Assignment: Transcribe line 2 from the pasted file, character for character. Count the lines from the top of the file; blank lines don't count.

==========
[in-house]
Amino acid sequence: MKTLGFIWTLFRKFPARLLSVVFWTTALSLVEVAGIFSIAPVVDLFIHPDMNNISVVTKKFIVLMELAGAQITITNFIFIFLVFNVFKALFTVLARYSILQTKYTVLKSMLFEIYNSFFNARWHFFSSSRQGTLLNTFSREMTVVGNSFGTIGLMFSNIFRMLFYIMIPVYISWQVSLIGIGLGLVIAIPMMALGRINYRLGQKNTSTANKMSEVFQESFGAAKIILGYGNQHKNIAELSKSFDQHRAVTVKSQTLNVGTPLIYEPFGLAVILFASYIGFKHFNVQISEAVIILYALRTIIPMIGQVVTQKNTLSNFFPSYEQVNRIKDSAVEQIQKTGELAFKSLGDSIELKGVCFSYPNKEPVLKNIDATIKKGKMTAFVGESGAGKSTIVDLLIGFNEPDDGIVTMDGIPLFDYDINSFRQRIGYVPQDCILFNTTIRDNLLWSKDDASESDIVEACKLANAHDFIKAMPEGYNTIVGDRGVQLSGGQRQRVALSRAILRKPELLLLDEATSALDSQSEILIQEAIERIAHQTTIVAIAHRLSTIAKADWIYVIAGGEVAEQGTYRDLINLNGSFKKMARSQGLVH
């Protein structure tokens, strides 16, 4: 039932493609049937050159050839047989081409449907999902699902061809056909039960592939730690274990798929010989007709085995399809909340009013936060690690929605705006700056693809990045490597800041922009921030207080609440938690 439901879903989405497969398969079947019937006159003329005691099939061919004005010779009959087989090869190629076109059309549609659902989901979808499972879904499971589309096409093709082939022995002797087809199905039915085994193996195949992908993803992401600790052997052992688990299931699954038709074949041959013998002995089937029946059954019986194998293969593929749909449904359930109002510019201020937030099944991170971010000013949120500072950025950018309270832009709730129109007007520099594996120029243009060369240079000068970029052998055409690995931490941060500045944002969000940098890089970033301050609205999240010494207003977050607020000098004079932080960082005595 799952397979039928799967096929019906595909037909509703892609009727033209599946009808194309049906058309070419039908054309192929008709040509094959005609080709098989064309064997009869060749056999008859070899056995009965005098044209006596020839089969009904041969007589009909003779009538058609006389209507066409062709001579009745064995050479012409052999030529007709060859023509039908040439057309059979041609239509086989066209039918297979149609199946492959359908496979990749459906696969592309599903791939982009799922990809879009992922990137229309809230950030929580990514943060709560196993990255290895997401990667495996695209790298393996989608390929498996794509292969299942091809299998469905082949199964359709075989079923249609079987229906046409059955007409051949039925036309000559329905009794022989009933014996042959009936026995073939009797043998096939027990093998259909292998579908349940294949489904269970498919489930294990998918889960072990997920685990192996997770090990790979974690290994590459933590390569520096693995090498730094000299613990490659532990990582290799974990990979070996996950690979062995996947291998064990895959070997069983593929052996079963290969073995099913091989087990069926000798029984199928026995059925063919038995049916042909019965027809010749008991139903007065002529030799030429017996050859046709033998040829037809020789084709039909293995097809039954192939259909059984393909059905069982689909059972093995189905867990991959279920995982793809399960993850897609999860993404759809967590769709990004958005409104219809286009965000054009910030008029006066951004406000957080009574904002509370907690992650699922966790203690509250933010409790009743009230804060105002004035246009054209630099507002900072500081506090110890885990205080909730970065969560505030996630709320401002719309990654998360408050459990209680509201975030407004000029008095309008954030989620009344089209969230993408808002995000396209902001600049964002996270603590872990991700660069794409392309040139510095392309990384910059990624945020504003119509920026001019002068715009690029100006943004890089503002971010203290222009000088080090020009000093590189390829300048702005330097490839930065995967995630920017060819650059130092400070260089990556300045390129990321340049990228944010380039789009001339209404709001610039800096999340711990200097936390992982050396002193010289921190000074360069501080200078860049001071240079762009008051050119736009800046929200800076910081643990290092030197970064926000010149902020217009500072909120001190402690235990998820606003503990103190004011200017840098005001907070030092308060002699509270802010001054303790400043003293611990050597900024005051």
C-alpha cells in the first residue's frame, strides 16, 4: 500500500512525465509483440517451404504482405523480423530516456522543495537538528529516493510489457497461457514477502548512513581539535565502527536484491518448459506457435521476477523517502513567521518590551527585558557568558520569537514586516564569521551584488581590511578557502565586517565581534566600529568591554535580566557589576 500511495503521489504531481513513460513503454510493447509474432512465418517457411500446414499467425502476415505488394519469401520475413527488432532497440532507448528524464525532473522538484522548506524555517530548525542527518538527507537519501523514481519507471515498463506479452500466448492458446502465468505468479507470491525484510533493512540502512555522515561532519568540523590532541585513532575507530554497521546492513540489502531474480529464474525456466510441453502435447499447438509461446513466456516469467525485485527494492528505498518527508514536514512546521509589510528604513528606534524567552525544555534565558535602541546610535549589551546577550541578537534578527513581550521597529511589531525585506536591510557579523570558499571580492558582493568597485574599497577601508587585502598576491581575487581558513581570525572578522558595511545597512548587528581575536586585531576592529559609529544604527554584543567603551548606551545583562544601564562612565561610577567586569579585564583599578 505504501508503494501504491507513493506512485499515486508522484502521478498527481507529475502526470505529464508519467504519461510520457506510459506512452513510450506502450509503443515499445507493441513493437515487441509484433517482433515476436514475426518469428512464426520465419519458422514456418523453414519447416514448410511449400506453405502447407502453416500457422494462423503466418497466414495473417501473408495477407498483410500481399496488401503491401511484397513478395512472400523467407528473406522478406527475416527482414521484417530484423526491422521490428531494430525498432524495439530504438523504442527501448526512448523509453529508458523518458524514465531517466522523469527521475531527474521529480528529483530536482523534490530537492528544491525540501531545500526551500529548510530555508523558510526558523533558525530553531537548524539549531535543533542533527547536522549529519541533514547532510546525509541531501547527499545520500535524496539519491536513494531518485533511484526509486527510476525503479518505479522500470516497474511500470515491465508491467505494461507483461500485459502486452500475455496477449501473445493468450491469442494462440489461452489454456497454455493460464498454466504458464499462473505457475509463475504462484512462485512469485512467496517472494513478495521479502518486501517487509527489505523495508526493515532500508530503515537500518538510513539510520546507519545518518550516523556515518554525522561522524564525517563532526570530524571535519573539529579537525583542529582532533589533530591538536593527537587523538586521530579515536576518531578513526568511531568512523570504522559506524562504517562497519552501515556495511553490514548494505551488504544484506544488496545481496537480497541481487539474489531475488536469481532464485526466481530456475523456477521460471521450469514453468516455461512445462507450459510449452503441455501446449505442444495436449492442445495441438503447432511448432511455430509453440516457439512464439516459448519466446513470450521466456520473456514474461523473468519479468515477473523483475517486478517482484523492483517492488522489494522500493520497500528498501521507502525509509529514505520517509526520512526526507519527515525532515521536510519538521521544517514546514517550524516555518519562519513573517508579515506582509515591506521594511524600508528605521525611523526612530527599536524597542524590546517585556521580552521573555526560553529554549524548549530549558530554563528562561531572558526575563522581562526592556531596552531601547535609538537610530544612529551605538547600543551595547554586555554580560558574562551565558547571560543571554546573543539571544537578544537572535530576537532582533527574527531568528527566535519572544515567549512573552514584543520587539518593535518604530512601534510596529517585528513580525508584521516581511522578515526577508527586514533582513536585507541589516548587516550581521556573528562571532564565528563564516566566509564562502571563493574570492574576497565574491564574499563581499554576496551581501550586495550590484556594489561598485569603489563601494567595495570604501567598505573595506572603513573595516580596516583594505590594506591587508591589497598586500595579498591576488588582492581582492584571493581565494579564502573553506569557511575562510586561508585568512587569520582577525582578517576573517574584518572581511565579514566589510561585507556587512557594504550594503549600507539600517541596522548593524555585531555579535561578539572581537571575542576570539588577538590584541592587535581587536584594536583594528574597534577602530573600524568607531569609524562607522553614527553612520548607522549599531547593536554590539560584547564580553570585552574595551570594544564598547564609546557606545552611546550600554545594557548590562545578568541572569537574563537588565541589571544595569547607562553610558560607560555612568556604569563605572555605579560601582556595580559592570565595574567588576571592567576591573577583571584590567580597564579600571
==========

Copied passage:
Amino acid sequence: MKTLGFIWTLFRKFPARLLSVVFWTTALSLVEVAGIFSIAPVVDLFIHPDMNNISVVTKKFIVLMELAGAQITITNFIFIFLVFNVFKALFTVLARYSILQTKYTVLKSMLFEIYNSFFNARWHFFSSSRQGTLLNTFSREMTVVGNSFGTIGLMFSNIFRMLFYIMIPVYISWQVSLIGIGLGLVIAIPMMALGRINYRLGQKNTSTANKMSEVFQESFGAAKIILGYGNQHKNIAELSKSFDQHRAVTVKSQTLNVGTPLIYEPFGLAVILFASYIGFKHFNVQISEAVIILYALRTIIPMIGQVVTQKNTLSNFFPSYEQVNRIKDSAVEQIQKTGELAFKSLGDSIELKGVCFSYPNKEPVLKNIDATIKKGKMTAFVGESGAGKSTIVDLLIGFNEPDDGIVTMDGIPLFDYDINSFRQRIGYVPQDCILFNTTIRDNLLWSKDDASESDIVEACKLANAHDFIKAMPEGYNTIVGDRGVQLSGGQRQRVALSRAILRKPELLLLDEATSALDSQSEILIQEAIERIAHQTTIVAIAHRLSTIAKADWIYVIAGGEVAEQGTYRDLINLNGSFKKMARSQGLVH